Painting big

Geologist Peter Hatgelaskas has a lifelong love for art, turning his Washington Road office into a small gallery with large paintings.

Peter Hatgelaskas wants to set the record straight.

“I told you it took me 72 hours to paint that mural,” he said of the 4-by-10-foot joyous jumble of shapes, colors, patterns and textures that capture a garden at his Mt. Lebanon home.

But after a while, he admitted, “that’s a lie.”

So, what’s the real story?

“The more thoughtful answer is that it took me 69 years to finish that mural,” he said. “Everything leading up to that moment, a lifetime of art and experiences, is the culmination of my work in that piece.”

In fact, every one of hundreds of the paintings and drawings stacked by, hung on or leaning against the walls of his Washington Road office required his seven decades of life to complete. Unpretentious yet dignified portraits of his Mt. Lebanon neighbors gaze down at him. Scenes from his childhood keep old memories fresh. And vignettes of everyday life freeze-frame everything from the construction workers outside his office to fellow public transit passengers.

And, of course, the flowers. Some of the florals are just a bit bigger than a paperback book, while others grew so large that they require heavy-duty hardware to assemble and hang.

Ask Hatgelaskas to name a specialty and he’ll tell you “everything.” He even put his own spin on classics such as Vermeer’s Girl with the Pearl Earring.

Almost from birth, Hatgelaskas seemed destined to pick up a brush. His mother painted. His father collected art. And an uncle taught the subject at the university level.

He earned his first rave review in preschool. “It was an abstract of lines that looked like scribbles, but I filled them in with
different colors. My teacher was so impressed she couldn’t stop talking about it with my mother.”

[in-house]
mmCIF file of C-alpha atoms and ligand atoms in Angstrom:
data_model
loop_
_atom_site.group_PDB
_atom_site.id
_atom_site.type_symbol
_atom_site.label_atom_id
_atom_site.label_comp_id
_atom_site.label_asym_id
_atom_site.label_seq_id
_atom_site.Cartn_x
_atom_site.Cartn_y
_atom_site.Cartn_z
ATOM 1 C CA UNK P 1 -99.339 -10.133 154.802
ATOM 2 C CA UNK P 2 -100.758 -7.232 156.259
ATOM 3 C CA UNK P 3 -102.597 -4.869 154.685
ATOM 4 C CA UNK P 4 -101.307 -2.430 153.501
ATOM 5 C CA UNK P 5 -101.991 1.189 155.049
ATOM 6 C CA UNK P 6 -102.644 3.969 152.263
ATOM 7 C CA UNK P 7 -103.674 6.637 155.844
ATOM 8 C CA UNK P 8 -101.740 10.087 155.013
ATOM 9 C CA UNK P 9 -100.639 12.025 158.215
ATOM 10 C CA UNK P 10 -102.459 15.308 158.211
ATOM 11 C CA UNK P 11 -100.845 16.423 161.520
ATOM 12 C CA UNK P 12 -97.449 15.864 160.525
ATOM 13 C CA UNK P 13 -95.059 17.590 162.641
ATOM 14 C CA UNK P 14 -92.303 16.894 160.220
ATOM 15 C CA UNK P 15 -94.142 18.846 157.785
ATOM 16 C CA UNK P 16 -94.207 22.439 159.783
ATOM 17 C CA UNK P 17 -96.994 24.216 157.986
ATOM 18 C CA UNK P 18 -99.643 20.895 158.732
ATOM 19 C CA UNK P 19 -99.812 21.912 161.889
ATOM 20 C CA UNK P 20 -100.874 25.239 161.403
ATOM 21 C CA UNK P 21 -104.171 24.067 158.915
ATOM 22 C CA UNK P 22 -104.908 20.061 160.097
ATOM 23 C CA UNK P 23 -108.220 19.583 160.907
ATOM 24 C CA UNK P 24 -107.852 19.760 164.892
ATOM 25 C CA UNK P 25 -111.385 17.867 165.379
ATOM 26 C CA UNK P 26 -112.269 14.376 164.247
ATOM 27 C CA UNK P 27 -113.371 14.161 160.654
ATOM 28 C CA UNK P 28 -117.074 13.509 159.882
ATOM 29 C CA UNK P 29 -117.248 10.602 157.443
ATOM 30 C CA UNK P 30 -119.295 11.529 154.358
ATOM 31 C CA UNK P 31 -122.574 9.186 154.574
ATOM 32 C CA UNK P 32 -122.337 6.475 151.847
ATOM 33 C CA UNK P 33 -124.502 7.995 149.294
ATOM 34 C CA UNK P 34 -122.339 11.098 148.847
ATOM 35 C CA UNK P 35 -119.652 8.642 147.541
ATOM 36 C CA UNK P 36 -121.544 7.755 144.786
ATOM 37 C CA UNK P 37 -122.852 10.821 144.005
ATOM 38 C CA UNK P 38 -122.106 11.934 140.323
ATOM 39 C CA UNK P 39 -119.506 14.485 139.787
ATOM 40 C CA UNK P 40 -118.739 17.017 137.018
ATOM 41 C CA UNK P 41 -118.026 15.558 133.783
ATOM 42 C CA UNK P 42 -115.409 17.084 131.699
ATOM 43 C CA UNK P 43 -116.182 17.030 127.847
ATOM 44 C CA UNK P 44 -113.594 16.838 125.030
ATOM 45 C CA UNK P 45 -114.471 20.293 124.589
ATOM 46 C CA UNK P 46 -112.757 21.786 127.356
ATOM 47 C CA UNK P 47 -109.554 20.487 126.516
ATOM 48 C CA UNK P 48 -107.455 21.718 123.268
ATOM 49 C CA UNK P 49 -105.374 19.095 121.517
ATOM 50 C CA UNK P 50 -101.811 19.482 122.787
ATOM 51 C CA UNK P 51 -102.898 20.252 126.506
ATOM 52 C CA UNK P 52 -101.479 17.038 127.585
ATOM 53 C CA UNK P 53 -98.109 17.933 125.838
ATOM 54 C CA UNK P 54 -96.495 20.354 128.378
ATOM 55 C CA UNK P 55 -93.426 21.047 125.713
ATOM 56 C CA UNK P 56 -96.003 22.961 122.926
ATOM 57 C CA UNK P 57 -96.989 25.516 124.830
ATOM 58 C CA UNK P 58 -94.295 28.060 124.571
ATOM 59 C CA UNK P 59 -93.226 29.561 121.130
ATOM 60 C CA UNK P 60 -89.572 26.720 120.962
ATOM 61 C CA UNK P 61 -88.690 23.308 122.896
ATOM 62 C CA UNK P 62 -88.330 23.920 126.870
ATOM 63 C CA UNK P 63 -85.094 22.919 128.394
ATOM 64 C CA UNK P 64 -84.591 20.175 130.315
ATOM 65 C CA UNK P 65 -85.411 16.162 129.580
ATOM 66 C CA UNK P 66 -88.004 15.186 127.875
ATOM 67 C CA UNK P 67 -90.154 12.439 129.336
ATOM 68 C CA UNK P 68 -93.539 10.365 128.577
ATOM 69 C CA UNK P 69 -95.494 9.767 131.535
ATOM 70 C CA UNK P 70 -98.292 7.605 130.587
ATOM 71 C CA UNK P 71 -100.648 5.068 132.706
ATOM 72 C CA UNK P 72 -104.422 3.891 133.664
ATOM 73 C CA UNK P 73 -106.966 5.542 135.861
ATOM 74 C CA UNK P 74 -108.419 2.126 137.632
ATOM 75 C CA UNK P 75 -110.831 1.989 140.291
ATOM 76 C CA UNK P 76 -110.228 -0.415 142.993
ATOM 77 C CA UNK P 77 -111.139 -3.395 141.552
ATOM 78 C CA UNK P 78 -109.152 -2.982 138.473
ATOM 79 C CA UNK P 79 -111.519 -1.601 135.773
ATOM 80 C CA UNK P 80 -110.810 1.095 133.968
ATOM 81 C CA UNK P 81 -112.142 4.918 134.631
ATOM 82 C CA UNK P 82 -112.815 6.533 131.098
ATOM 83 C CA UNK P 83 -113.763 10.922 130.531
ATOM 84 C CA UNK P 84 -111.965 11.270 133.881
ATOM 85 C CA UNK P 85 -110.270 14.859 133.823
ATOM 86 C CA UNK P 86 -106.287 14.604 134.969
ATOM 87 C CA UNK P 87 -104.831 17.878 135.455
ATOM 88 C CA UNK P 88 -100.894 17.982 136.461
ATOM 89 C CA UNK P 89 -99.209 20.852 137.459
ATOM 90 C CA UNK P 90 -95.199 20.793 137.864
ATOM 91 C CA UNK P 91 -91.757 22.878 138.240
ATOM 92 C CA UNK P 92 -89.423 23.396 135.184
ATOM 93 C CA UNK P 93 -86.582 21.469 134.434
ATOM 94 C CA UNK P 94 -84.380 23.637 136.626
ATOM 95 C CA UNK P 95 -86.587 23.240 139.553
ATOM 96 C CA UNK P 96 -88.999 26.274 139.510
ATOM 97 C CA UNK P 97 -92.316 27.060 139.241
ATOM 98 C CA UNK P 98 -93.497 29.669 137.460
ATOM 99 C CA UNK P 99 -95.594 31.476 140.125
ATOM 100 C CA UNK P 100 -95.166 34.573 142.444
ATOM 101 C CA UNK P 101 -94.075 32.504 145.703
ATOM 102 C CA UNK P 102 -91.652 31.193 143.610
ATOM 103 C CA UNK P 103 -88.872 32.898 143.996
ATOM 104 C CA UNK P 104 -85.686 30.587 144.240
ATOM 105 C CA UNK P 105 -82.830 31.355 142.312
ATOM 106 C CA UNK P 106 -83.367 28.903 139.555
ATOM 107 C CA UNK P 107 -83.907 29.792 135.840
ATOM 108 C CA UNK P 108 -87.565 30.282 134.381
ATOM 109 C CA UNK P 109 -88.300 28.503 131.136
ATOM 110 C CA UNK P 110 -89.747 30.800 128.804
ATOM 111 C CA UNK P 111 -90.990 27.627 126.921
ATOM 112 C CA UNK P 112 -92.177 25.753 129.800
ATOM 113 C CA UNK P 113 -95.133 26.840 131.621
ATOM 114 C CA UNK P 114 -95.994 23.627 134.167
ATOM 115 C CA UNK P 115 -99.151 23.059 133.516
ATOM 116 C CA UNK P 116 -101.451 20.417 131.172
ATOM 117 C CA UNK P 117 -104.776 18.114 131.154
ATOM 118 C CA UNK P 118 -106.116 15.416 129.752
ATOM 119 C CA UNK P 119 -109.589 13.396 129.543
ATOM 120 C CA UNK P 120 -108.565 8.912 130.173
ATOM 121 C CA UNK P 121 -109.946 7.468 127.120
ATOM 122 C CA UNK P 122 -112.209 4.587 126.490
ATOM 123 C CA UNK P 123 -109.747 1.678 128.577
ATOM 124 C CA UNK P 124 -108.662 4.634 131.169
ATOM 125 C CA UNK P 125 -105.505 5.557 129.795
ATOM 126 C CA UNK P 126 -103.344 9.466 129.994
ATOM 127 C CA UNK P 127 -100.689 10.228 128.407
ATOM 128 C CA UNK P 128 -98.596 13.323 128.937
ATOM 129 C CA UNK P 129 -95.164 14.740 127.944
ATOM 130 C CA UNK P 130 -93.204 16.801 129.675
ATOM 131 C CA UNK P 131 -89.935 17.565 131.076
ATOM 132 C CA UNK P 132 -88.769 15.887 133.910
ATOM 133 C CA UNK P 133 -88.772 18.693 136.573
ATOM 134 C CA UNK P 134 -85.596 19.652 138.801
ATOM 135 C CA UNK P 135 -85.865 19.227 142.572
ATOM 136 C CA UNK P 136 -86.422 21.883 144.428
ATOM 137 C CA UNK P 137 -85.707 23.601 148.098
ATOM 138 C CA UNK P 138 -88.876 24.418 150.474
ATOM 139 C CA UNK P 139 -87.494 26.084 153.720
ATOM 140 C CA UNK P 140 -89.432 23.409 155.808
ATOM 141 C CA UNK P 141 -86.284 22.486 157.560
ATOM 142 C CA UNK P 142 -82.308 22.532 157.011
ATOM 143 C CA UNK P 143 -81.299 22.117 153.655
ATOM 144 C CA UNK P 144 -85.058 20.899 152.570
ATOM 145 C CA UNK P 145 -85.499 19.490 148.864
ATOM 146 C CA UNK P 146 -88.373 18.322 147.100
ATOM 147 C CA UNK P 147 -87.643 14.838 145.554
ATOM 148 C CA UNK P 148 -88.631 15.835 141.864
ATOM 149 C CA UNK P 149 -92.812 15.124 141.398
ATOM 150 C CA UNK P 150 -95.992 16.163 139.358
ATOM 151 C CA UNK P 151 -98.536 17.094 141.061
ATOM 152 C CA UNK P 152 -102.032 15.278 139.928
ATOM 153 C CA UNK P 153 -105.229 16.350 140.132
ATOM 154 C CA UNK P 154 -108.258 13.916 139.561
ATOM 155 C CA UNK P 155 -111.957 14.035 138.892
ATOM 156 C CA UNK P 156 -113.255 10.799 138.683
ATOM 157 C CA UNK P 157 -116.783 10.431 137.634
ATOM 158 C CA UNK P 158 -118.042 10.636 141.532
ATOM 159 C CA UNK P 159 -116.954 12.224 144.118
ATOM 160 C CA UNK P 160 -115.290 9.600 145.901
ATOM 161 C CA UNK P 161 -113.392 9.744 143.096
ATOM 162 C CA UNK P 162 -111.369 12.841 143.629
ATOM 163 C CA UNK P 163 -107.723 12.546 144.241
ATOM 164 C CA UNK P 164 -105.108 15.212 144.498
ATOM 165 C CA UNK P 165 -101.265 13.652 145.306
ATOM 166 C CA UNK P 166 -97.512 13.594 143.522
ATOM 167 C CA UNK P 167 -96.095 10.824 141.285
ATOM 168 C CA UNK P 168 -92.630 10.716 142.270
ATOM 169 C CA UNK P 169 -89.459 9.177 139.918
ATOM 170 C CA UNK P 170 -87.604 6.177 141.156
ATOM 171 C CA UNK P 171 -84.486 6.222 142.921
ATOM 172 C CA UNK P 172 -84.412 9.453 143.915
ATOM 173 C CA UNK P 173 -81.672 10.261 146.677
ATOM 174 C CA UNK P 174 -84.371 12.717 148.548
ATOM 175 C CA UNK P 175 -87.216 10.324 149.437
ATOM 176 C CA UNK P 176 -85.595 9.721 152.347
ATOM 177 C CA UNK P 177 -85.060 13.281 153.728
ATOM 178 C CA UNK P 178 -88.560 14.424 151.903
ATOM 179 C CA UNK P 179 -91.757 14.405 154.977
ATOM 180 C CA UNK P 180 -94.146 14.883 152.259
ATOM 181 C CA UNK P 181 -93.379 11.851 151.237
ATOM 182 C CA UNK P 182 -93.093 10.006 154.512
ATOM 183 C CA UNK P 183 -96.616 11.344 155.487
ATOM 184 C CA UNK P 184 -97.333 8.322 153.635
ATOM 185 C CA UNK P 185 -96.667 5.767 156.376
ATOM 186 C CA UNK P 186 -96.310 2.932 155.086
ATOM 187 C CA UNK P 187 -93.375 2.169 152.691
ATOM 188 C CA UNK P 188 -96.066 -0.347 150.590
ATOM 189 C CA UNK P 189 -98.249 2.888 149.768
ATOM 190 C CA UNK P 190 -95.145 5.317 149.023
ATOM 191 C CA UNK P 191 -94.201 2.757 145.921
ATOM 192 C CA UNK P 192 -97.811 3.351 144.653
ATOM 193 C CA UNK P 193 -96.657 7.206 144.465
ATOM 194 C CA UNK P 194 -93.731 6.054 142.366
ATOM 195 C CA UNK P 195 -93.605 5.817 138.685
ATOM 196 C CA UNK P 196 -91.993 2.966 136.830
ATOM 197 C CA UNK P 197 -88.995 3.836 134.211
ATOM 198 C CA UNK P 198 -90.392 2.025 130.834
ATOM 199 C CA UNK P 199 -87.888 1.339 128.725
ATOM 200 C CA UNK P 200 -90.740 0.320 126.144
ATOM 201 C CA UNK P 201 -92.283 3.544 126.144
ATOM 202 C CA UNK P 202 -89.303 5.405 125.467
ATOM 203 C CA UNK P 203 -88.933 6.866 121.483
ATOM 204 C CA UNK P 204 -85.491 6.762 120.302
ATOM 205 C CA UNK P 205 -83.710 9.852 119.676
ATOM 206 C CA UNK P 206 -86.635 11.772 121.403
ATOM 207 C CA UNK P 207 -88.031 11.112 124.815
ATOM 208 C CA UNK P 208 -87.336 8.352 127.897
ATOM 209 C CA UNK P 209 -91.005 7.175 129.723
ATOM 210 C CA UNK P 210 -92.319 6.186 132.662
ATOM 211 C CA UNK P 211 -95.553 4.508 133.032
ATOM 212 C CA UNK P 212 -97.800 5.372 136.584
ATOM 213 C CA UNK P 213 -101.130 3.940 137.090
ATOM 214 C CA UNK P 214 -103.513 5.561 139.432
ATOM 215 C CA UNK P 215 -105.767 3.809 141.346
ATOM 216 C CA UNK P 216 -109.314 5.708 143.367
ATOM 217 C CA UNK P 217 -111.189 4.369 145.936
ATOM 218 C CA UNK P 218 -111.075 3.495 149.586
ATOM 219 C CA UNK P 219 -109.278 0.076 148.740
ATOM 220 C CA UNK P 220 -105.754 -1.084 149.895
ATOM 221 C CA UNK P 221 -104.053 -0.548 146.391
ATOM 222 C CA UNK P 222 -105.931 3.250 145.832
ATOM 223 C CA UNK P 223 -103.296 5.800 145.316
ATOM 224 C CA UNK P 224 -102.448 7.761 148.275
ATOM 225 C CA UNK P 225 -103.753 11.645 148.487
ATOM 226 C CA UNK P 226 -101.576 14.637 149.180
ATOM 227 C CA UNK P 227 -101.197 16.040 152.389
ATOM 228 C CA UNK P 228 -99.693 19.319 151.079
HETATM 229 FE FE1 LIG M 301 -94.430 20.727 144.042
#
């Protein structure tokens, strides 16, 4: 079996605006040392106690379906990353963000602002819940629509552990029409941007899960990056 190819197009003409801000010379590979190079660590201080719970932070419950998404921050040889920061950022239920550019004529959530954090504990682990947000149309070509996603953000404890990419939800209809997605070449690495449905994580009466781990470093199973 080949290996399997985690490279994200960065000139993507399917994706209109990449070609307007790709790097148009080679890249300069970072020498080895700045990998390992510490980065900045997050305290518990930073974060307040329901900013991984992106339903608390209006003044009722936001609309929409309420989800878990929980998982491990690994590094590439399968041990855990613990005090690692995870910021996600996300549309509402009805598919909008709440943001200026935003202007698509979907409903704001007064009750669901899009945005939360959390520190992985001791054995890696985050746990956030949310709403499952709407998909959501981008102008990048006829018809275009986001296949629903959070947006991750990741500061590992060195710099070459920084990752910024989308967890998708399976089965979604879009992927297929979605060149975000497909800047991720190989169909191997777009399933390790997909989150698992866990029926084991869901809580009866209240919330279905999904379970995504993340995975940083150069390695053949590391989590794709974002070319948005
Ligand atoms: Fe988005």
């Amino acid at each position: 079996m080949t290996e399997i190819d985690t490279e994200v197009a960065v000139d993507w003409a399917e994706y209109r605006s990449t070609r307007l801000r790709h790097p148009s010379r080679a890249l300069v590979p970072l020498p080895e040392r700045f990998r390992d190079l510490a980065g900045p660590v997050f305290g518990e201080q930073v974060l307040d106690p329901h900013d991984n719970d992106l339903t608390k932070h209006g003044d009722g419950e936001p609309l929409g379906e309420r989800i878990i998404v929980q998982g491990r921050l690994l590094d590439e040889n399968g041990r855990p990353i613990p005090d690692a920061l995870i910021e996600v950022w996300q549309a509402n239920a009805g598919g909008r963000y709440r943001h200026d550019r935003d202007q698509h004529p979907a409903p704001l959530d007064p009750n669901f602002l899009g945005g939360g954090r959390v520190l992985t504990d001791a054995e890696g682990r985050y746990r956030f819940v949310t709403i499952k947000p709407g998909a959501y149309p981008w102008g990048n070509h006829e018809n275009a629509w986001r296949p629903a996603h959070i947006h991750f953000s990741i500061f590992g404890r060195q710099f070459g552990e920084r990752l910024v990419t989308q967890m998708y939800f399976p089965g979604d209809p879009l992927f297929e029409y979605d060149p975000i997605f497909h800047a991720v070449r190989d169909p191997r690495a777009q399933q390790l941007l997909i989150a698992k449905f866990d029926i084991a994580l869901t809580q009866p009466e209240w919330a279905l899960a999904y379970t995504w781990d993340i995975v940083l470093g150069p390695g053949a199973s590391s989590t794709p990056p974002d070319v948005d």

A geologist by trade, Hatgelaskas and his wife moved to the area almost 40 years ago when he landed a job with People’s Natural Gas. They settled on Mt. Lebanon for a familiar reason—the schools.

“The taxes might be higher here,” he said, “but you get what you pay for.”

While he often paints at his Washington Road studio between doing business, he also creates at home. Usually, he starts around 7 or 8 o’clock in the evening, when his wife goes to bed, and finishes long after midnight.

“Basically, I don’t sleep,” he said.

Still, Hatgelaskas doesn’t toil alone through the night—or day.

Whether at home, in the studio or in the field, Bella, his frisky 4-year-old Bichon, is always by his side.

“Bella’s a good dog,” Hatgelaskas said. “She goes everywhere with me. She’s patient while I paint outside. She is my consummate and constant companion.”

While he studies other painters for inspiration, Hatgelaskas developed a style that ranges from realistic to abstract. Though many of his pieces could be called “small,” he loves working on a larger scale.

“I love to paint big,” he said. “I’m a better painter when I paint big.”

Still, even before Hatgelaskas pours a lifetime of experience into 72 hours of creating a mural, he puts in even more extra time.

“For three years I have been planting a flower garden for the expressed intent to paint it,” he said. “This year, I was finally able to do that.”

He explained how every color, every texture, every bucket of gesso he mixed and applied to the canvas is the result of years of physical and mental planning. He even checked weather forecasts, contended with deer and selected the plants for the garden shown in a recent mural.

While a near fatal heart attack three years ago slowed him down a bit, Hatgelaskas said he’ll keep painting to the end.

“I’ve been painting all my life,” he said. “That’s what I plan to continue to do.”

Photos: John Altdorfer